There are some interesting and lucrative advantages of using options as both an optionor and optionee of real estate. Generally speaking, option money is not taxable to the optionor until the option is exercised, expires or is abandoned. I.R.C. Section 1234 (subject to “dealer” rules, discussed below). If it expires or is abandoned, it is taxable to the seller as ordinary income at the time it expires or is abandoned.
A personal residence sold under lease/option may still qualify for capital gains exemption. Under the 1997 Tax Reform Act, gains from the sale of a personal residence seller are exempt so long as the gain is less than $250,000 ($500,000 for married couple). So long as the lease was incidental to the sale, court decisions have held that the property would still qualify as a personal residence and not a rental. See, Bolaris v. Commissioner, 776 F.2d 1428 (9th Cir 1985).
The lease and option payments made by the tenant are not tax deductible if the property is used as a residence. If tenant purchases the property, his option payments (including monthly rent credits) become part of his tax basis in the property. The tenant’s option payments may be deductible as a capital loss if the buyer is an investor. For example if you lease/option a home to live in, consider using your corporation to take the lease/option, then sublease to yourself individually. If you don’t exercise the option from your corporation, have the corporation treat the option money it paid as a loss.
Take A Loss On Your Personal Residence
As you may know, you cannot take a loss on your personal residence if you sell it for less than your basis. You can, however, take a capital loss on an investment property.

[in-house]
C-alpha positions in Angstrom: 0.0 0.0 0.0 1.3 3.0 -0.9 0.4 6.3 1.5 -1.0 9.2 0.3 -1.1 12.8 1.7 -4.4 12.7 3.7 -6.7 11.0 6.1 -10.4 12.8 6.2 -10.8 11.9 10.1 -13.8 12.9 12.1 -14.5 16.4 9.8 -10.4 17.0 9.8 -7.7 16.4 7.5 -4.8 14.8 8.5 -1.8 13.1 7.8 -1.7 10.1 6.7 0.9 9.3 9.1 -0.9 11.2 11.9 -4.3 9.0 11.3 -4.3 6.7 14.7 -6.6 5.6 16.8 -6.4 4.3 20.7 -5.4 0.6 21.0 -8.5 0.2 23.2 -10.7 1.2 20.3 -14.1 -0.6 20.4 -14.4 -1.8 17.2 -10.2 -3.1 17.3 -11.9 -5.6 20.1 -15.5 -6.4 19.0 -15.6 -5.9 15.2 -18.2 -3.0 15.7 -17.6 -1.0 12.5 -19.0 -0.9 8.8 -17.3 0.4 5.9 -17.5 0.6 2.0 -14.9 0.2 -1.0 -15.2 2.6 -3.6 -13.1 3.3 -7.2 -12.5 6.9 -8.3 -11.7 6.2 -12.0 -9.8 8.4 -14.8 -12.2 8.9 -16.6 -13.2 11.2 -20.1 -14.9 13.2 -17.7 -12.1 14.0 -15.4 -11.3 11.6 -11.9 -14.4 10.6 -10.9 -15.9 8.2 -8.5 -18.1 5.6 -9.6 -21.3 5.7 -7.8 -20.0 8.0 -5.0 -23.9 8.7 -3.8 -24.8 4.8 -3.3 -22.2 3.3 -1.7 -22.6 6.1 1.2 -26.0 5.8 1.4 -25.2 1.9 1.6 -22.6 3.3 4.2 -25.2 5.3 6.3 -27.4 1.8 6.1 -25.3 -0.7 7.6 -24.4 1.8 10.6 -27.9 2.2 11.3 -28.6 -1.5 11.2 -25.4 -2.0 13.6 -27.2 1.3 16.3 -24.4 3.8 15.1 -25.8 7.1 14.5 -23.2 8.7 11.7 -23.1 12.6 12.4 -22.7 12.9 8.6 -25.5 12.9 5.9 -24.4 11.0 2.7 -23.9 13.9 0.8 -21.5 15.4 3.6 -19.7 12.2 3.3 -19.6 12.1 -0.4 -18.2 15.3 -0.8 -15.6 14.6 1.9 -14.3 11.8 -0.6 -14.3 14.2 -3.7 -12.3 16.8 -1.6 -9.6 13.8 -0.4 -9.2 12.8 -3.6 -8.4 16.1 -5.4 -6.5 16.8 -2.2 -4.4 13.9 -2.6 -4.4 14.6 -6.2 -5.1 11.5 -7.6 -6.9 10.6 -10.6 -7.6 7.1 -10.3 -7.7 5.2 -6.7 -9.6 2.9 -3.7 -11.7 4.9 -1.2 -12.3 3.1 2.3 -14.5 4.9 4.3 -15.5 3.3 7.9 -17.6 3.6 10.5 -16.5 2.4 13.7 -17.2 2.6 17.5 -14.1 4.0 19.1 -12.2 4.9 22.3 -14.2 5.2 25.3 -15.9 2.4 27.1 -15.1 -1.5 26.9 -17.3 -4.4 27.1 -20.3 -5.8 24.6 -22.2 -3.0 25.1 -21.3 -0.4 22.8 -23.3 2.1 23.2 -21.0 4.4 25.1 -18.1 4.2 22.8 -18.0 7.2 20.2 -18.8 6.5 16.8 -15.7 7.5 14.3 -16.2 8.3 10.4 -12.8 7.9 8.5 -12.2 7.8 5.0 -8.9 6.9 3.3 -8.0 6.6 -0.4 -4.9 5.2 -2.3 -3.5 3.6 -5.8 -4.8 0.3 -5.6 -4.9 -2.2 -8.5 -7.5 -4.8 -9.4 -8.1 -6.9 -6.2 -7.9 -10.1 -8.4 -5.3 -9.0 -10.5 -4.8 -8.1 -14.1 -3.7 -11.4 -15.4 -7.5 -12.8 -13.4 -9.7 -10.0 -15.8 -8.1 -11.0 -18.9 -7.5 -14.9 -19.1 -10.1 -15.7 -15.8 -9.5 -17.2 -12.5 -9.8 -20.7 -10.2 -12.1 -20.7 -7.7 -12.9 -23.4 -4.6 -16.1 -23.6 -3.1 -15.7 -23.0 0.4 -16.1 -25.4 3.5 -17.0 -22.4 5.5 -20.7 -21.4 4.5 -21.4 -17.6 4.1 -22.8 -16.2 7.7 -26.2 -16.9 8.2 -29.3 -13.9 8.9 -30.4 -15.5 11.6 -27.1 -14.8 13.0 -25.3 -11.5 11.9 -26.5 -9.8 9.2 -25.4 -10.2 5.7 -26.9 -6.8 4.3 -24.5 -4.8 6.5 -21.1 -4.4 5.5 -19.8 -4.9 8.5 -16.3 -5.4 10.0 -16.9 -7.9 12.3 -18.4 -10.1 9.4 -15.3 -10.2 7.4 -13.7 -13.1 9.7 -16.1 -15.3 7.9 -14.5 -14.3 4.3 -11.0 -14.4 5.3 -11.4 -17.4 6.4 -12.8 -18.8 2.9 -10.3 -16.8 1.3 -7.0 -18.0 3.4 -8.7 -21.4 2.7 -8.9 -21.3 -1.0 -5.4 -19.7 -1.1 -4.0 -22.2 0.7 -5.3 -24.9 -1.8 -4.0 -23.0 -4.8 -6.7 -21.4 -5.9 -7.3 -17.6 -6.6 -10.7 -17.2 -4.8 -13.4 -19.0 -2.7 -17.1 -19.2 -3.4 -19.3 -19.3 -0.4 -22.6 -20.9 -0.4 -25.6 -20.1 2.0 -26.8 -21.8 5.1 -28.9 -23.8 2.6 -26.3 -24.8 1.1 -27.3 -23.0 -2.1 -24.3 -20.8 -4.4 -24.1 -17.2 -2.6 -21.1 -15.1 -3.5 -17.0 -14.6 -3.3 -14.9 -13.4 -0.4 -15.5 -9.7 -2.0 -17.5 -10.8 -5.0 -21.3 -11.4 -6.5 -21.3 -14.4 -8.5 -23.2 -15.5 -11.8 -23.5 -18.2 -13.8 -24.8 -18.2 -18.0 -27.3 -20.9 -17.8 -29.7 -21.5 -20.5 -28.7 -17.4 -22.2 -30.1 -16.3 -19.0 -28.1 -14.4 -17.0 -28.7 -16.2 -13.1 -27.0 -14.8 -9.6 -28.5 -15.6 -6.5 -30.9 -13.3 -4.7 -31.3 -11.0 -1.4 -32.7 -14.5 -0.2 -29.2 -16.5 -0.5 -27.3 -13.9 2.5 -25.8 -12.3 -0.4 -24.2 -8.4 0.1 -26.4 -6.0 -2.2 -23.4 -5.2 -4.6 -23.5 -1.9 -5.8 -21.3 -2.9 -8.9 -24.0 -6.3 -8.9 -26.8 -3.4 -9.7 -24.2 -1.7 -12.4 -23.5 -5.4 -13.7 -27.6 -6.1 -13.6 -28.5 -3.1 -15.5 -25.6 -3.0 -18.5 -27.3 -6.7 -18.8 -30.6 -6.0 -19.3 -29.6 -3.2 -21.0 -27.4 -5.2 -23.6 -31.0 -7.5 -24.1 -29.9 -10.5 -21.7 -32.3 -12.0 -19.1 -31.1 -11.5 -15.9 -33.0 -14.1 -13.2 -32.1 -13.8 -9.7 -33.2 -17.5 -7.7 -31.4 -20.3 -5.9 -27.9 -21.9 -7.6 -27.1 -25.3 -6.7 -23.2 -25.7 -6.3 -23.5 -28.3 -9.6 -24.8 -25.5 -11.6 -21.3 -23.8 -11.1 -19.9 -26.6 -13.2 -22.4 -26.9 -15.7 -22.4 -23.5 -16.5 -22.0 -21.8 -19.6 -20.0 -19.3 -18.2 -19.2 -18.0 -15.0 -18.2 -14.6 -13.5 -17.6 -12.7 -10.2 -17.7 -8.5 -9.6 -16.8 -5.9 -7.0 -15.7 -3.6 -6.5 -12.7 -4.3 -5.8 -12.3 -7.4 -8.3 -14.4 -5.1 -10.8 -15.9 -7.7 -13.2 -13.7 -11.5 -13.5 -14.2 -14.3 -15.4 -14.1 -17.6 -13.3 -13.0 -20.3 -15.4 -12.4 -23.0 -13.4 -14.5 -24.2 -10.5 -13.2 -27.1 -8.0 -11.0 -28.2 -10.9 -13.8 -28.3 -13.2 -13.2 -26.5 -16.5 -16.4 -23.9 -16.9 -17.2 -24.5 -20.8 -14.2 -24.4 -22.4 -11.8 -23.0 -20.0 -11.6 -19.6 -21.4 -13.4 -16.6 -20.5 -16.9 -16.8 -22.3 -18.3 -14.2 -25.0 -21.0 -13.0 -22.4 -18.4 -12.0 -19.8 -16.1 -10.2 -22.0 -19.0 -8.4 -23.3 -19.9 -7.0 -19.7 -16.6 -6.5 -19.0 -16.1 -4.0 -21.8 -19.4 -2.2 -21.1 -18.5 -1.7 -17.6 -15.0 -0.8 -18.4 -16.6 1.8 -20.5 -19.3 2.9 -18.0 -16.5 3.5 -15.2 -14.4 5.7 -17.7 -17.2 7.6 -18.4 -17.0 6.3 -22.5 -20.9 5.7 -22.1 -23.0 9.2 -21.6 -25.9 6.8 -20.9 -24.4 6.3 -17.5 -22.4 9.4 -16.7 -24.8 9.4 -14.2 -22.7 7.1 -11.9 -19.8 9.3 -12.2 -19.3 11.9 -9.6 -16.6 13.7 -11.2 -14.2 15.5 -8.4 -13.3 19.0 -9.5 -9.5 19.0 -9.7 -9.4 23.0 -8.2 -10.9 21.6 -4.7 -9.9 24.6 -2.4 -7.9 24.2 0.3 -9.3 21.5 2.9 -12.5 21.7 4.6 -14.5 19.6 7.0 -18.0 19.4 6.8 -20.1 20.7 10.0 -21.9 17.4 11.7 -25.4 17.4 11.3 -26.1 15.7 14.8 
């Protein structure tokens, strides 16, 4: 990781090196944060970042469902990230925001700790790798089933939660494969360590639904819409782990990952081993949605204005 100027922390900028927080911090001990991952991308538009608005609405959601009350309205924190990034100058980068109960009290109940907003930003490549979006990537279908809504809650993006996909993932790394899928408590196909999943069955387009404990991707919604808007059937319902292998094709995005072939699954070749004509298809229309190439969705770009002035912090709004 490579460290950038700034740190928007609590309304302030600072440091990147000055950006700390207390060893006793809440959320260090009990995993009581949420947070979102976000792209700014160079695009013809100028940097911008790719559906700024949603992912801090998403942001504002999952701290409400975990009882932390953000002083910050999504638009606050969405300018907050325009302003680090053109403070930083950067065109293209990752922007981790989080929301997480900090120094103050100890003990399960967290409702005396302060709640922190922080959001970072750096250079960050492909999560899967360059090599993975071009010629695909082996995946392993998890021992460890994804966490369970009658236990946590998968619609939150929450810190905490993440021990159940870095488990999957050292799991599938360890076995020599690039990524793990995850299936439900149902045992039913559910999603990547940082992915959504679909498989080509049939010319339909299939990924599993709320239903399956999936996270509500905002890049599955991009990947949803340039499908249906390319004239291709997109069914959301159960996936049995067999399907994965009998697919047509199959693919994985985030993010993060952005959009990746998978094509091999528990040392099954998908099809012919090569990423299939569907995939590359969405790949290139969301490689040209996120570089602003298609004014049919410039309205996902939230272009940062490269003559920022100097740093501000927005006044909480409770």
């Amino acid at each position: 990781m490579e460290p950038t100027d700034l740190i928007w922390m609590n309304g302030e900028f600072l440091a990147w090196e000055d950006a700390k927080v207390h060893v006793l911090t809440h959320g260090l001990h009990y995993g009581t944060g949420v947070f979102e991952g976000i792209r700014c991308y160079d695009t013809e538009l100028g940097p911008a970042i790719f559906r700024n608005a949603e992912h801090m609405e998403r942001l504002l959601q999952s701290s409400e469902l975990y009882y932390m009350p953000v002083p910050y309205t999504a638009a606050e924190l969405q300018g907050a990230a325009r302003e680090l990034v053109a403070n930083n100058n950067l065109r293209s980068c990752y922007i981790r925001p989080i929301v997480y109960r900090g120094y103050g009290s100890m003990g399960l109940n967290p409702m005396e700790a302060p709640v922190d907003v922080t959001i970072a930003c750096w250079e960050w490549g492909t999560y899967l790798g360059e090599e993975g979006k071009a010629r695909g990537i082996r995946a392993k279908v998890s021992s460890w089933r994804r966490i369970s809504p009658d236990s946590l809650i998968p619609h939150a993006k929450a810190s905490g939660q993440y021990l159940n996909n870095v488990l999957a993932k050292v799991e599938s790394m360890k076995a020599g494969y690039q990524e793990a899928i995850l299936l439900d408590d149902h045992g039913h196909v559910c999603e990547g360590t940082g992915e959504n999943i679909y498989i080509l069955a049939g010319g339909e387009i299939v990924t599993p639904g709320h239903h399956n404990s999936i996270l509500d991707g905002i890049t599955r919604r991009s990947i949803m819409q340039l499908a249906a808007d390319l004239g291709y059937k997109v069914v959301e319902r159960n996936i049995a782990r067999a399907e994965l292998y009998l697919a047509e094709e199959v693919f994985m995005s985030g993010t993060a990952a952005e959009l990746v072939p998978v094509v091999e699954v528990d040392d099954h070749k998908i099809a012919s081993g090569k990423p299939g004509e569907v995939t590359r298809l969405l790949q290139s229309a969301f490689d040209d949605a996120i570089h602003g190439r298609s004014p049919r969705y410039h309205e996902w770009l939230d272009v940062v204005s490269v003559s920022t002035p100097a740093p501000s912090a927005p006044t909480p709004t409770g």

Move out of your house and lease/option it to a tenant/buyer for a few years. Report it on your Federal income tax return as a rental on schedule “E.” You may now be able to take a loss when the tenant exercises his option to purchase.
Make certain that you make this transaction it look legitimate; the IRS is keenly aware that people in down real estate markets try to “fudge” rental agreements to accomplish a loss on their personal residences.
Watch Out For “Dealer” Classification
If you are an active real estate investor, you should be aware of what the IRS calls “dealer status.” If you also buy and sell real estate on a regular basis, you may be considered a “dealer” in real estate properties. A dealer is one who buys with the intent of reselling rather than for investment.
There is no magic formula for determining who is an investor and who is a dealer, but the IRS will balance a number of factors, such as the purpose for which the property was purchased, how long the property was held and how many deals the investor did in relation to other income. If you take option consideration on a “dealer” property, you cannot defer taxation of option consideration under Section 1234 of the Code.
Occasionally, but rarely, the IRS will reclassify a lease/option as a disguised sale. This is more common with equipment leases where the lessee makes rental payments for a number of years then has the option to buy at the end of the term for a nominal amount, such as $1.
The IRS looks at the terms of the deal and the circumstances surrounding the deal to determine whether a sale was intended. For example, if the tenant is paying the taxes and insurance, this looks more like a sale. If a substantial part of the payments on the lease are credited towards purchase, this also looks like a sale. If the option price declines each year rather than increases with the market . . . well, you get the idea – it if looks like a duck, and it quacks like a duck, its a duck!
Most of the reported cases wherein the IRS reclassified a lease/option as a sale involved long-term leases. Thus, a lease/option of only a few years with your tenant is not likely to be re-characterized as a sale.
by William Bronchick